But for a more objective look at what makes a singer great, try using this handy interactive tool, created by ConcertHotels.com, to compare the ranges of the world’s most famous vocalists. They chose artists from Rolling Stone’s list of the 100 greatest singers of all time, and then, to include more contemporary voices, also threw in some of the nominees for top male and female artists from this year’s Billboard Music Awards.

Once they settled on a list, the ConcertHotels team turned to The Range Place to gather data on each singer’s vocal abilities. Check out the results below , which you can sort by range, highest note or lowest note.

Who knew that when it came to pure vocal range, Axl Rose and Mariah Carey would blow everybody else out of the water?

 

TIME Arts

Artist Creates Crayola Crayon Sculptures of Everyone From Darth Vader to Daria

Hoang Tran

He does pop culture icons along with custom-made special requests, and they're all impressively precise

We all knew crayons could be used to draw beautiful art, but who knew crayons could also themselves be art?

Behold Wax Nostalgic, a project which features the work of artist Hoang Tran, who creates incredibly detailed sculptures made from nothing other than good old Crayola crayons.

Tran mainly takes inspiration from pop culture — he’s recreated characters from shows like Game of Thrones and Breaking Bad along with those from movies like Star Wars and Beauty and the Beast. He also takes custom orders, which means he could totally create a sculpture of your dog (He sells his work on Etsy).

Tran emphasizes that the sculptures — even the multicolored ones — are made entirely from crayons.

“Painting would probably be a lot easier but I’m a purist and want the entire carving to be made of crayon wax,” Tran told Lost At E Minor in a recent interview. “I don’t want to reveal the exact technique but I basically melt wax from one crayon and carefully apply it drop by drop to the main crayon I’m working on.”

Here are some of our favorites:

Hoang Tran
Hoang Tran
Hoang Tran
Hoang Tran
Hoang Tran

 

TIME Arts

Barbara Walters Makes a Cameo On SNL to Poke Fun At Herself

Plus, a look back at the many Barbara Walters impersonations throughout Saturday Night Live history

+ READ ARTICLE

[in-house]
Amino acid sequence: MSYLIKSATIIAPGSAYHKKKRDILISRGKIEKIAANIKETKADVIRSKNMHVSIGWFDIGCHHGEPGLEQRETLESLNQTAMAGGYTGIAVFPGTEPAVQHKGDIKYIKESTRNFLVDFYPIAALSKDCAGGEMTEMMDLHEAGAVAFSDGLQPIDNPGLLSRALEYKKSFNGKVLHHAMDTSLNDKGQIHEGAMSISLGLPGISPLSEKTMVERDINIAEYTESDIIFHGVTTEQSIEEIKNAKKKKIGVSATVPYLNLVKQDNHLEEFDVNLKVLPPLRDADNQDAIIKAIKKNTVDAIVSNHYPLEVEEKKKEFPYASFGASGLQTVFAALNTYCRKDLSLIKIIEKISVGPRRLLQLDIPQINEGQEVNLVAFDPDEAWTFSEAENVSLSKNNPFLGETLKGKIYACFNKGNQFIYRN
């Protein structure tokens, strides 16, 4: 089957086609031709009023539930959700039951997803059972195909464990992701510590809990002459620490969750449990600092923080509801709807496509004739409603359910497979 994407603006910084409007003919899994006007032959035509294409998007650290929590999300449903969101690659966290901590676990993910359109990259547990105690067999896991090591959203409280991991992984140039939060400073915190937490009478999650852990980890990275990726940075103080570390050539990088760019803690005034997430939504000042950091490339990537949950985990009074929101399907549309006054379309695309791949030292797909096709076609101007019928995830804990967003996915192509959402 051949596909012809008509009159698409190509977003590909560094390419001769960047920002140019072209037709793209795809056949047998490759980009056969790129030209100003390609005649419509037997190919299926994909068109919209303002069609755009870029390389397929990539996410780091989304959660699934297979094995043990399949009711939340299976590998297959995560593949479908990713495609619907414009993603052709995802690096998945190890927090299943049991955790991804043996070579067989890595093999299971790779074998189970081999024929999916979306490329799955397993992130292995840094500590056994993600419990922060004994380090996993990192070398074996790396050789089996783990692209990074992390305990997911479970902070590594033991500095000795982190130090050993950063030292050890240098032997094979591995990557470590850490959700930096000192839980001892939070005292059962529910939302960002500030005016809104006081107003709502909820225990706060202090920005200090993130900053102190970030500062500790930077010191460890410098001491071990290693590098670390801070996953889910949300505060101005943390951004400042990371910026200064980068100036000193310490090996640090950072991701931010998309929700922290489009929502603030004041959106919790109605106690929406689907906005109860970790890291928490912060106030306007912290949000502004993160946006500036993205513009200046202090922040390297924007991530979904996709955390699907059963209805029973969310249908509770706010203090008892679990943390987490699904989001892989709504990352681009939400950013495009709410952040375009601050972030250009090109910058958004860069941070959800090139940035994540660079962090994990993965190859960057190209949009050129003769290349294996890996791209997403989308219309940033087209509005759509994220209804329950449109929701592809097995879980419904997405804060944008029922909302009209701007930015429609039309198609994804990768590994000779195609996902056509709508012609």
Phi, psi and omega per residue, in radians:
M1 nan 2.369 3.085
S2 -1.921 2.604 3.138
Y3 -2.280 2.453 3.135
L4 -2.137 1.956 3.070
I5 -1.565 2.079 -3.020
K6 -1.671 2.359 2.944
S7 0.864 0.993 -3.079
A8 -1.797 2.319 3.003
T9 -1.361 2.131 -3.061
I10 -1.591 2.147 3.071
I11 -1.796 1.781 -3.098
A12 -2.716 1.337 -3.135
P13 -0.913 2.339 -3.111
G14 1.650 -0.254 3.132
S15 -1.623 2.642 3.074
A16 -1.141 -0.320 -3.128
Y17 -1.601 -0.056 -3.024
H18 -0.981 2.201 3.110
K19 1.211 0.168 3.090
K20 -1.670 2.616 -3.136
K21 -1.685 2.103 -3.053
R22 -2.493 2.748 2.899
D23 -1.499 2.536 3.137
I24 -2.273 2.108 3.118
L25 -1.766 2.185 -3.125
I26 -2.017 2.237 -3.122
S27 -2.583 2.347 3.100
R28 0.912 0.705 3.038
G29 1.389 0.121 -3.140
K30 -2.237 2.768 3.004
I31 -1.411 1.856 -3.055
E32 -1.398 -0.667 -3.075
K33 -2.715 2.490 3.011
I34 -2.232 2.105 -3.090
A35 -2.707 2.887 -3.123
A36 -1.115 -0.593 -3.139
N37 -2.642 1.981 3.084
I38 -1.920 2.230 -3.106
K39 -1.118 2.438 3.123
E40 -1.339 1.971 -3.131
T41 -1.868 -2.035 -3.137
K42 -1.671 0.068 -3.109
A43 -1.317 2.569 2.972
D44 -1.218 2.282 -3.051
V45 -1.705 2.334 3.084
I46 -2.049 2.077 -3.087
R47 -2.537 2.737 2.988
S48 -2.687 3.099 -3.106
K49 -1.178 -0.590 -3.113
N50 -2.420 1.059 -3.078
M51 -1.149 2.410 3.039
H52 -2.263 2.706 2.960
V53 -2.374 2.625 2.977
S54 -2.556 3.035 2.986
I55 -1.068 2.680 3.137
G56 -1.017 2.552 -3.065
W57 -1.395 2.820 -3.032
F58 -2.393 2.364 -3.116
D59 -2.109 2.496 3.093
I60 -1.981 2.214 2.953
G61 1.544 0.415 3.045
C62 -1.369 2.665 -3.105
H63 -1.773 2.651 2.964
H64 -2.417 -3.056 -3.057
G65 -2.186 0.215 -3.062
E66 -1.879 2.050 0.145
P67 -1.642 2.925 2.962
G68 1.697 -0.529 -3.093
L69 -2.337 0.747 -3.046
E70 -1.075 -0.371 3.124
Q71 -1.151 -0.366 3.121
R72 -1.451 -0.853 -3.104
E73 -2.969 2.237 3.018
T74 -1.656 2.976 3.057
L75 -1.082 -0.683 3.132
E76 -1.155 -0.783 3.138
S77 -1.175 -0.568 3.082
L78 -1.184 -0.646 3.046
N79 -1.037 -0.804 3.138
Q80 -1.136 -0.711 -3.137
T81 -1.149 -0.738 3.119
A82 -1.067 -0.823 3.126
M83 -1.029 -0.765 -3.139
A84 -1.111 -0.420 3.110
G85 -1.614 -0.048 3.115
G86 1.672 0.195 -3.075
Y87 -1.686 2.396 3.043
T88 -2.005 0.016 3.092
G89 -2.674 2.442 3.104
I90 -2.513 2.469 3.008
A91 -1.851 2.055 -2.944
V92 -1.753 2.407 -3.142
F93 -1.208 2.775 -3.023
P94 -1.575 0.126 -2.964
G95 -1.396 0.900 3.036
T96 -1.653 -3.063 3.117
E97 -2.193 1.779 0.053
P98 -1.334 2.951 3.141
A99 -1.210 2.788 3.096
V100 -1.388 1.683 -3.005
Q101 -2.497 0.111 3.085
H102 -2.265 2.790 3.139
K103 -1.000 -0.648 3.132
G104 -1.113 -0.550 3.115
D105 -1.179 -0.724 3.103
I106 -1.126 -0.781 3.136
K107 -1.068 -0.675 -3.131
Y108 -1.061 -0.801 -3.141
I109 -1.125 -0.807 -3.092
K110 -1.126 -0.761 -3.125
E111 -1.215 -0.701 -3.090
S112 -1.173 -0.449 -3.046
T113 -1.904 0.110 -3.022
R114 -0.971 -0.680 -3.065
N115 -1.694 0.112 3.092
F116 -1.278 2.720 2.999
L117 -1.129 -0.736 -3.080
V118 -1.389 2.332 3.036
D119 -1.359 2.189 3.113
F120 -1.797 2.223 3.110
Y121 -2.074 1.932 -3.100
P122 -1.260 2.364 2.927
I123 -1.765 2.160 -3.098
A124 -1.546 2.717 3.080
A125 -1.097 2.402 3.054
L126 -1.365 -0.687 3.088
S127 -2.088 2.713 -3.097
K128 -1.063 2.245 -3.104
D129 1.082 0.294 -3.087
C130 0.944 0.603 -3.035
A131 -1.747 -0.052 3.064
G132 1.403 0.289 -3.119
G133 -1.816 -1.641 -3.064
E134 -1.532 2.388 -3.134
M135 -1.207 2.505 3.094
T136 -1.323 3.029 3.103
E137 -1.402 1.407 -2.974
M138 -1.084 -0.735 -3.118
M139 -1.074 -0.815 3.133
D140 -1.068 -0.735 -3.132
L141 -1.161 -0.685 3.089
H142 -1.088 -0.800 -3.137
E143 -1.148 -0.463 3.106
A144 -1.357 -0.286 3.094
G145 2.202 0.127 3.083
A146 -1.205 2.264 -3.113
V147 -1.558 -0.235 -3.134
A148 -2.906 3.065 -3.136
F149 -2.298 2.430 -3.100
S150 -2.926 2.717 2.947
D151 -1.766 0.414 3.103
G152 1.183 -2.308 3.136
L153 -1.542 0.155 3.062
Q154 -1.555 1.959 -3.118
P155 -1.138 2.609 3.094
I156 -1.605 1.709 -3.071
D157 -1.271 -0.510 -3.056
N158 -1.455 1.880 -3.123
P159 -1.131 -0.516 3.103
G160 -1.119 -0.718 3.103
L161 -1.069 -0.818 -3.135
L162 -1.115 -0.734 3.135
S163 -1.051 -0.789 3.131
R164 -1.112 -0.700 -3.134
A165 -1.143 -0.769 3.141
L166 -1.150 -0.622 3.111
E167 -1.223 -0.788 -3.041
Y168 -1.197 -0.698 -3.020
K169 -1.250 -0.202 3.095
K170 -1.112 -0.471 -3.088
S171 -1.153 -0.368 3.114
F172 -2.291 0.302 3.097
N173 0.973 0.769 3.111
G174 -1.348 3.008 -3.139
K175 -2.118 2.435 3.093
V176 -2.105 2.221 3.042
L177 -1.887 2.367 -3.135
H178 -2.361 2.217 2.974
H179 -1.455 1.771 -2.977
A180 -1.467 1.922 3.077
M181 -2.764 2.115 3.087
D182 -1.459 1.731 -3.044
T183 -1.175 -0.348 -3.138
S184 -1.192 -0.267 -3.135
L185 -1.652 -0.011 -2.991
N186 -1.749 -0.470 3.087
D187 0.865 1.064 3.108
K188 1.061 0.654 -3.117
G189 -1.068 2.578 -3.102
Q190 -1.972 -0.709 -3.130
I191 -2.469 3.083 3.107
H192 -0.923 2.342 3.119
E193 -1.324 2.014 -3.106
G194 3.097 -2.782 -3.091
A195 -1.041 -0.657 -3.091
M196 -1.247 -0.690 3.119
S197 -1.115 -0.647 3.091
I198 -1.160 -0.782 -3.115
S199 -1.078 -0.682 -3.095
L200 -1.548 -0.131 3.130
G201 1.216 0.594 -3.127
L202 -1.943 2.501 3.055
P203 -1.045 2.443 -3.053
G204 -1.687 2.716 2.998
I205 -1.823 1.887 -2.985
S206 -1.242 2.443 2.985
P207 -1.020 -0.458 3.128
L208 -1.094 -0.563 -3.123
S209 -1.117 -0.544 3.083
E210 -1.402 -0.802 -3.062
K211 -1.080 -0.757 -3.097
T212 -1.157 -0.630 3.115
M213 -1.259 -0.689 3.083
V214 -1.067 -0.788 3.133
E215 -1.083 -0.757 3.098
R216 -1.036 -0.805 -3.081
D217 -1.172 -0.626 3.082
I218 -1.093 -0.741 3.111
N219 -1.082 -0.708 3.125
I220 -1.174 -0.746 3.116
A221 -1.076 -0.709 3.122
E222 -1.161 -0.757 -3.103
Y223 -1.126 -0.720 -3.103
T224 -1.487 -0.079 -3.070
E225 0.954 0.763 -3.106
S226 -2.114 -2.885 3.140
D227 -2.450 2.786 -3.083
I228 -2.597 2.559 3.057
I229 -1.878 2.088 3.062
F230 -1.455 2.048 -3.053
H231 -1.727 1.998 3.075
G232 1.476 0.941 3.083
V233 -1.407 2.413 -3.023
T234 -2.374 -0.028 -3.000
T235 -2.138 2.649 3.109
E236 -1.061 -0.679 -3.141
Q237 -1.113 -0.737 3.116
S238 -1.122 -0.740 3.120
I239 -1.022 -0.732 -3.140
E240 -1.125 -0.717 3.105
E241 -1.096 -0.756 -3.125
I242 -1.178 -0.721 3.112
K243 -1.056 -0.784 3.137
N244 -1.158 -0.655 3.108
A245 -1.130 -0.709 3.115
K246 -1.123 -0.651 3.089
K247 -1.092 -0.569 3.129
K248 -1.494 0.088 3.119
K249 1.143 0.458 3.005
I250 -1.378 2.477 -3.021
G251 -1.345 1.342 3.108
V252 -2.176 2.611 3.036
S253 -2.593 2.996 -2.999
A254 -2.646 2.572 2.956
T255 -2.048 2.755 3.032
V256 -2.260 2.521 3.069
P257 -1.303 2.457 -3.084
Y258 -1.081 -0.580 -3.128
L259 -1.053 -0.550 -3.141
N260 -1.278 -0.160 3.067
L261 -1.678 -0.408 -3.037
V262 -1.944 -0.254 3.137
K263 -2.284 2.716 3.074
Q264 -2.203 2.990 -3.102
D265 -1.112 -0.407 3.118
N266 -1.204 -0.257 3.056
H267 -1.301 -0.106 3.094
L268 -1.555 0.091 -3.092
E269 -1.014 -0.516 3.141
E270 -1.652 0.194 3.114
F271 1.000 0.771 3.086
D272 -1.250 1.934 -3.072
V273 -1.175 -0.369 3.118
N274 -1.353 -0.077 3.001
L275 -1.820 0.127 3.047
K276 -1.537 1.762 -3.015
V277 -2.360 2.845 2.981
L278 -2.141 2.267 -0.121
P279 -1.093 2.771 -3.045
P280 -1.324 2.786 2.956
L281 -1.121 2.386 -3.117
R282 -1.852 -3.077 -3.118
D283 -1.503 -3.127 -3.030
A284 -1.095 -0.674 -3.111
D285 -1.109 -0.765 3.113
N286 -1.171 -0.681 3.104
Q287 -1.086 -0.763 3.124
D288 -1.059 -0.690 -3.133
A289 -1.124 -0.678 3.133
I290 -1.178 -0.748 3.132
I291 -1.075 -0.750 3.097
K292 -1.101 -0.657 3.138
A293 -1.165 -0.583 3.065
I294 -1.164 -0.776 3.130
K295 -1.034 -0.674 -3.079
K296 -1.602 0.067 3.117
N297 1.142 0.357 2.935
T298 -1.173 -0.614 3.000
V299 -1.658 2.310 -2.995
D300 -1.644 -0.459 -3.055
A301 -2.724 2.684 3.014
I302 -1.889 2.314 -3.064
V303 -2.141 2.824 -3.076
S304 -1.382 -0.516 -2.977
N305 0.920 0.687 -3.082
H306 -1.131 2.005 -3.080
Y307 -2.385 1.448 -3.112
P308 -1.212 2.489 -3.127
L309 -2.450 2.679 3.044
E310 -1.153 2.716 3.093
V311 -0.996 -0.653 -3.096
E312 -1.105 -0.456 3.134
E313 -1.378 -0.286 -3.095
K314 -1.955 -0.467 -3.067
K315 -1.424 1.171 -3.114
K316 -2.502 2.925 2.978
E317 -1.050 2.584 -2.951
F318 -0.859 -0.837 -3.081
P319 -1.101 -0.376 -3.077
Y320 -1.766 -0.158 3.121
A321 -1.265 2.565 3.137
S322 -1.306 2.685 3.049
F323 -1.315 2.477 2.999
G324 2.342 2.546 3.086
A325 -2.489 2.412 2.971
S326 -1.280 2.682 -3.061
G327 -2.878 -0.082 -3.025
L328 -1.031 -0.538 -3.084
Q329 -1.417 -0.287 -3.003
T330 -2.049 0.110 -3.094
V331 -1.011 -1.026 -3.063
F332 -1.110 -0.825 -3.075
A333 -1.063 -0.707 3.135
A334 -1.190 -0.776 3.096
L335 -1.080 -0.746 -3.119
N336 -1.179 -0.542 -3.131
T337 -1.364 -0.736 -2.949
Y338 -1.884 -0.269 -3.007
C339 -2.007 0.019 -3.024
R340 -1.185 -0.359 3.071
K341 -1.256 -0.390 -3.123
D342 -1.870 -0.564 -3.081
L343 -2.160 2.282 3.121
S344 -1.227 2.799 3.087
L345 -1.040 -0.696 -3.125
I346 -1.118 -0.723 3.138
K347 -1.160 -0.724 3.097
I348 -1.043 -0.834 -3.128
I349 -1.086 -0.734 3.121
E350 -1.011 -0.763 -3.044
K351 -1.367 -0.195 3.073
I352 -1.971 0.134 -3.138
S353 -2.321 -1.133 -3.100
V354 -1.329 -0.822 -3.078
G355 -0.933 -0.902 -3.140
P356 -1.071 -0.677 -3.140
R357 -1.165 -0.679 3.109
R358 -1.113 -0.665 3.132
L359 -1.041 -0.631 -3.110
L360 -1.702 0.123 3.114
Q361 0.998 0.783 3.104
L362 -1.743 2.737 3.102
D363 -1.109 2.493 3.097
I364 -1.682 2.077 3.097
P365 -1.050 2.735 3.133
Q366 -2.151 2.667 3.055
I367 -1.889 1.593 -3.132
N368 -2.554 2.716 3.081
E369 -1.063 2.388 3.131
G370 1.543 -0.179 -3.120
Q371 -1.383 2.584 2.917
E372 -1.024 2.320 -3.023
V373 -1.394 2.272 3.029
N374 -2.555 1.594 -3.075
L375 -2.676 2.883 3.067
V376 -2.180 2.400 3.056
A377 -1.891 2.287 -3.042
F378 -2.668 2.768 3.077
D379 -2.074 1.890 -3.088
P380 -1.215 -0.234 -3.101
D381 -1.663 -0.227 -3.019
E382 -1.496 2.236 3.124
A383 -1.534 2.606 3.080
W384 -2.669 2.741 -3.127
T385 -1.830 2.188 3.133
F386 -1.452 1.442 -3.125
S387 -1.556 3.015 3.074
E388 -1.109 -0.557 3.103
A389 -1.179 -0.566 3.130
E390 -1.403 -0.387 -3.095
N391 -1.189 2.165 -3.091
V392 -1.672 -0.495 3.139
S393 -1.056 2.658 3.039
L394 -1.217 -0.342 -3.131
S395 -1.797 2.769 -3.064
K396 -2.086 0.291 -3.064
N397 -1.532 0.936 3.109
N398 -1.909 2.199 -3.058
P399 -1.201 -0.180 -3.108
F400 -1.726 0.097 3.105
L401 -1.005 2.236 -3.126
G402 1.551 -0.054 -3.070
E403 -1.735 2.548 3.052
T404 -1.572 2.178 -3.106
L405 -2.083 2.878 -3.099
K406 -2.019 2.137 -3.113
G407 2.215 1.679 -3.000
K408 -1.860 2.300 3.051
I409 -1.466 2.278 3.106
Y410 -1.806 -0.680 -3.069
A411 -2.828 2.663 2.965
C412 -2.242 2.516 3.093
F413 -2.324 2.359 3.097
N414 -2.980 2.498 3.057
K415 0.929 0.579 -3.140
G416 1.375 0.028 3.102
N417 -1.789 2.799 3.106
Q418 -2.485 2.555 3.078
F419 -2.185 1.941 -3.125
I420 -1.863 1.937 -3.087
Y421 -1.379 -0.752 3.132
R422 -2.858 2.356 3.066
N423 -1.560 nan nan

Barbara Walters will retire from The View and from TV journalism in general this week. But first, she stopped by Saturday Night Live‘s Weekend Update desk to have a little retrospective fun.

First, we’re treated to a montage of the show’s many incarnations of Barbara Walters, performed by Gilda Radner, Rachel Dratch, Nasim Pedrad and Cheri Oteri. Then the legend herself appears, declaring it an honor “to see my groundbreaking career in journalism reduced to a cartoon character with a ridiculous voice.”

Walters then takes a few moments to offer four tips to future journalists, including “Develop a signature voice that no one will forget” and “Do not be afraid to ask the tough questions, like, ‘if you were a tree, what kind of a tree would you be?’ or, ‘your place or mine, Brokaw?’”

Thanks for that, Barbara.

TIME Arts

Hillary Clinton and Michelle Obama Deliver a Special Passive-Aggressive Mother’s Day Address On SNL

The bitterness is directed not toward their moms, but toward each other

+ READ ARTICLE

To kick off Saturday night’s episode of Saturday Night Live, Michelle Obama (played by Sasheer Zamata) and Hillary Clinton (played by Vanessa Bayer) came together to deliver a Mother’s Day message.

“You know, both of us have been called so many things,” Clinton says. “It’s nice to have one day where the first thing that we’re called is mom.”

The women seem to be in good spirits, but soon their address devolves into a sort of tense proxy war of quietly calculated insults.

“What Barack and I are really proud of are giving the gift of health care to 8 million Americans,” Obama says. “You know, which is funny, because I tried to give them that gift 16 years ago, so it’s more like a regift,” Clinton responds, prompting Obama to shoot back, “But we actually delivered it.”

They continue their address by acknowledging the challenges of being a working mother. Clinton, however, thinks she knows just a bit more about this, since she spent years crisscrossing the globe dealing with humanitarian crises. “You know, but I suppose it’s also tough to make a chubby kid eat an apple.”